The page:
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Bad first-time sex can make for mediocre future encounters

Updated: February 26, 2013 2:09PM

What was your first time like? Awkward, pleasurable, maybe a little scary?

Losing one’s virginity can feel like a life-changing experience when you are growing up, and a new study has found that it actually might be. Researchers at the University of Tennessee and Mississippi surveyed male and female undergrads on their first-time experiences. The undergrads chose from descriptions such as “anxiety,” “connection” or “negativity,” and they talked about whether they felt in control of the situation and if they felt safe.

The researchers then followed the students for the next two weeks. They asked them to keep a diary regarding all of their sexual encounters and to note how they felt during and after the act. The findings were quite clear: The men and women who had positive first-times were more likely to report positive and pleasurable sexual experiences, whereas the students who had negative first-times were more likely to report lower sexual satisfaction and lower sexual functioning.

In other words, the students who had negative first times were more likely to continue having negative sexual experiences, whereas students who enjoyed positive first times, were more likely to continue enjoying positive sexual experiences.

This could be true for many reasons. For one thing, the law of attraction can be a powerful thing. If we have negative thoughts and negative expectations, we usually find that negative things happen to us. Those who have a poor first time (or a coerced or forced first time) might have low self-esteem and low sexual expectations. They might not be comfortable with their body or their sexual response, and all of that will continue to come up in the bedroom. They might even attract partners who will actually encourage them to feel that way — partners who are selfish or even abusive. (This doesn’t mean that it is the person’s fault that they are struggling to feel safe or loved in the bedroom, but it could help to explain why the issue keeps arising long after the negative first experience is over).

It also could be that the students who had positive first times had been encouraged to think positively about their bodies and sexuality from a early age. People who lost their virginity in a pleasurable way probably did so because they postponed sex until they were truly ready (rather than out of peer pressure or partner pressure), did so with forethought and preparation (rather than in the back seat of a car at prom, for instance), and were aware of what to expect and how to navigate any possible issues.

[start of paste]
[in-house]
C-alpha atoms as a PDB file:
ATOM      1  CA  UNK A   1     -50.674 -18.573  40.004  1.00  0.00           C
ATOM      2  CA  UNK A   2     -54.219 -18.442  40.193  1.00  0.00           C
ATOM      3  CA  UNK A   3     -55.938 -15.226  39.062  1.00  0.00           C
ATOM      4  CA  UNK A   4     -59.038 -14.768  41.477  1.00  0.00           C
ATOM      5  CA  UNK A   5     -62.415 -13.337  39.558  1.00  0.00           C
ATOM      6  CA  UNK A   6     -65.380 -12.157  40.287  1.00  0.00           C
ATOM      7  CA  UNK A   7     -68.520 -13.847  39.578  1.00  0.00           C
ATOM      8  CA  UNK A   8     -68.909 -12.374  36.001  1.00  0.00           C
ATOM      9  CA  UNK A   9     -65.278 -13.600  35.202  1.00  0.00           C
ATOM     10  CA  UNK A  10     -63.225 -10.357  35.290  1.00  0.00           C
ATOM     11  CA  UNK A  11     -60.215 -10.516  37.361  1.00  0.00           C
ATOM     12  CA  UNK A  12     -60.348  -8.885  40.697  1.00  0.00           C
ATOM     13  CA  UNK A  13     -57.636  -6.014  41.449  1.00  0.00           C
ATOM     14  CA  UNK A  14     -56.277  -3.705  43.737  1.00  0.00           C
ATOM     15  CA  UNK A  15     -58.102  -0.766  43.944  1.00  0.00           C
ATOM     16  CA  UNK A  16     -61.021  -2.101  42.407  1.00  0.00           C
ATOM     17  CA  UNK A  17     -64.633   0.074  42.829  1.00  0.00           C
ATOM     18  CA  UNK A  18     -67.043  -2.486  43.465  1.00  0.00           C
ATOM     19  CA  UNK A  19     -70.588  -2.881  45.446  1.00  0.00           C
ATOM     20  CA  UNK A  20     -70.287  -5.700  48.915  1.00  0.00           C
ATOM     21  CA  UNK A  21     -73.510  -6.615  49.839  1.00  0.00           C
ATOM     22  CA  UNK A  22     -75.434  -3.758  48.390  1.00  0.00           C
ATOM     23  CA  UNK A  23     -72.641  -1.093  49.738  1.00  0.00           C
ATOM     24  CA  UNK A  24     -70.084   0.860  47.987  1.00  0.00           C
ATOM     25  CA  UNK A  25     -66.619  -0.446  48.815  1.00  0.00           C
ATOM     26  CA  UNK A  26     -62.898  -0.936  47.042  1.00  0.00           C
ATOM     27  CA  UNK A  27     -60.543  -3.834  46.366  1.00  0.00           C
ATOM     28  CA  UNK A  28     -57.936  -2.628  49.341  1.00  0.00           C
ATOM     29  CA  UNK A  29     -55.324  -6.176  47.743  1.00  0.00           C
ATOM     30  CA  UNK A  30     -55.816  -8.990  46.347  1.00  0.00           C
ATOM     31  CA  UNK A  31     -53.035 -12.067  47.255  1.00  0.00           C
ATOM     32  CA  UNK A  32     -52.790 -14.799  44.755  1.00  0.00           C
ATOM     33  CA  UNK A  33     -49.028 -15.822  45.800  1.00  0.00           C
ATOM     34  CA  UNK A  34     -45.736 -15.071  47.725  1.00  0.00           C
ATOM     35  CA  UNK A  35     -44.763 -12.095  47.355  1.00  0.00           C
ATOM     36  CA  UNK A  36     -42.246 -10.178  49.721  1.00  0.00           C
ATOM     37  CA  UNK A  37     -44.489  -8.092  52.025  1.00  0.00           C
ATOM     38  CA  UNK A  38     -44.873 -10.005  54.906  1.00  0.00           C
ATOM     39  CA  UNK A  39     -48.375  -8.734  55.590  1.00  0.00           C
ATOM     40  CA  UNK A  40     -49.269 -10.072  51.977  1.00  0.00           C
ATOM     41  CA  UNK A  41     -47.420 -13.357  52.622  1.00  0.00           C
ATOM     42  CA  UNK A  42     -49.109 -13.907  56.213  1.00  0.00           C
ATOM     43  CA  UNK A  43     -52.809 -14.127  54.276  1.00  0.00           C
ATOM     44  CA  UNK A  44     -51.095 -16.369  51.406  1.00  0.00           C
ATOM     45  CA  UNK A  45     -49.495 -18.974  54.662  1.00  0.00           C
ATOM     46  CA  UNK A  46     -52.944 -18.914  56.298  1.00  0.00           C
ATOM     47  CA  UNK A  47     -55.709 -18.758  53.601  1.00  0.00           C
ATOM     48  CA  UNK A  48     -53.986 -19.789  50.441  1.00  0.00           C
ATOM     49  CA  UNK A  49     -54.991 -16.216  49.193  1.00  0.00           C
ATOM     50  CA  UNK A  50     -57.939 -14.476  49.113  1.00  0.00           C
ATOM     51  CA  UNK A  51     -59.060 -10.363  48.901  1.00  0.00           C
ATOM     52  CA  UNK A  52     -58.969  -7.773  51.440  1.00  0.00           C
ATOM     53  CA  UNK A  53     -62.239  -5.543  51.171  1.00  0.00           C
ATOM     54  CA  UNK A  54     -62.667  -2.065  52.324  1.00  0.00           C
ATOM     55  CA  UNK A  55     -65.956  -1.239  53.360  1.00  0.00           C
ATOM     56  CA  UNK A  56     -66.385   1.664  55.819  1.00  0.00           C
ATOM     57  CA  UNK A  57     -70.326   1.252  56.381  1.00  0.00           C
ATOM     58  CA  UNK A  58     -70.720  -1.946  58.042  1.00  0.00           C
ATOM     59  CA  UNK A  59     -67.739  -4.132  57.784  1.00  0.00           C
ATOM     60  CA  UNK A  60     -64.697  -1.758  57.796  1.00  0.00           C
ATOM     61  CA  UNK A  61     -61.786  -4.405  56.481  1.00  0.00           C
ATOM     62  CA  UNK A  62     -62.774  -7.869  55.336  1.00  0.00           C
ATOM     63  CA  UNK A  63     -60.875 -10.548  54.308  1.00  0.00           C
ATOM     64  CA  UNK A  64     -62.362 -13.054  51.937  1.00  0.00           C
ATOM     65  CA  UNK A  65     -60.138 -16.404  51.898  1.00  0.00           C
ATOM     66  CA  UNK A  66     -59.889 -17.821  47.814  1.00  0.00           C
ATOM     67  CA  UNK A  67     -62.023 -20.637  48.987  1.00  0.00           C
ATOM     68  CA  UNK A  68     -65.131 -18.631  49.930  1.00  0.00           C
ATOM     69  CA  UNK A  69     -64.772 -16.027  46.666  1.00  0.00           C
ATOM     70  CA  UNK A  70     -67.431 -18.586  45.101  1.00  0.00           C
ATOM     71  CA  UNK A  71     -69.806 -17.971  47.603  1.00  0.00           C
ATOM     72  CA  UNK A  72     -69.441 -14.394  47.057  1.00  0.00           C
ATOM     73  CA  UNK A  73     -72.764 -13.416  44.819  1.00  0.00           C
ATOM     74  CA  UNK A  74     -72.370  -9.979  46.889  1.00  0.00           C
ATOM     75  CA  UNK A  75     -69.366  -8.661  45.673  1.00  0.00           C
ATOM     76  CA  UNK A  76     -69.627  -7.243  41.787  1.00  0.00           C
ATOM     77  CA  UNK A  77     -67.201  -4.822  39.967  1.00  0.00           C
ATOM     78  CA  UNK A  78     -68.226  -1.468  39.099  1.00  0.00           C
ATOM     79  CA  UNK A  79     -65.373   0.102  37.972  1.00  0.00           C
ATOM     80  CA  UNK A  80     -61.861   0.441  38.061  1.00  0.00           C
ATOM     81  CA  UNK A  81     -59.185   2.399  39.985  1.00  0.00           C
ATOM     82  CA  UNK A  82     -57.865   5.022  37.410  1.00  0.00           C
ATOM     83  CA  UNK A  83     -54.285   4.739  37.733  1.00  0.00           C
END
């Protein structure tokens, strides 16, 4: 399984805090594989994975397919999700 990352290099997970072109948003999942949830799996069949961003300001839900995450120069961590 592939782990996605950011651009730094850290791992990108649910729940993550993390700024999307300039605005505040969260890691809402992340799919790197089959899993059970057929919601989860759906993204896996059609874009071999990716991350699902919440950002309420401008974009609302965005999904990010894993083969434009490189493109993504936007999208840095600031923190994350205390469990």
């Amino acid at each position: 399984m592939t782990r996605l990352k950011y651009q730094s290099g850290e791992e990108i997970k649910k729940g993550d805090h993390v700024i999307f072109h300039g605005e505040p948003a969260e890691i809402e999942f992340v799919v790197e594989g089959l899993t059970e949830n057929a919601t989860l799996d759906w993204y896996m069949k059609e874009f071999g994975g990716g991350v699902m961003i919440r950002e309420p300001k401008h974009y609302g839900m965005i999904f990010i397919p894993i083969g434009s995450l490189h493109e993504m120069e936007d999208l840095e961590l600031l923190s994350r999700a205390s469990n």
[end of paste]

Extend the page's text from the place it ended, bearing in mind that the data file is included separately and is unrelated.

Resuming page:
In other words, they were given the tools and the resources they needed to practice safer sex as well as good self-care. So perhaps it is not just that the first time can dictate our feelings about sex for years to come, but that sex education is what helps to ensure that the first time and all the times after are positive and loving.

Studies like these help to drive home the importance of comprehensive sex education. Teens who aren’t given the information they need to protect themselves and practice healthy sexuality are not only going to be at a greater risk of STDs, they are going to be at a greater risk of feeling scared, intimidated and anxious in the bedroom, meaning that they might give up control to their partner or that they might have sex before they are truly ready. All of this can impact their self-esteem as well as their sexual pleasure far down the road.

It’s important parents remember to talk to teens not just about the mechanics of safer sex and STD prevention, but also about the emotional side of things — how to wait until they are ready, negotiate for condom use, how to say “no” even if things have progressed, how it’s OK to say “no” to sex even if you have said yes in the past. The more information and resources we can give them, the more empowered and careful teens will be, and that’s good news for both the present and the future.

Dr. Berman is the host of “In the Bedroom with Dr. Laura Berman,” which airs at 9 p.m. Tuesdays on OWN: Oprah Winfrey Network.

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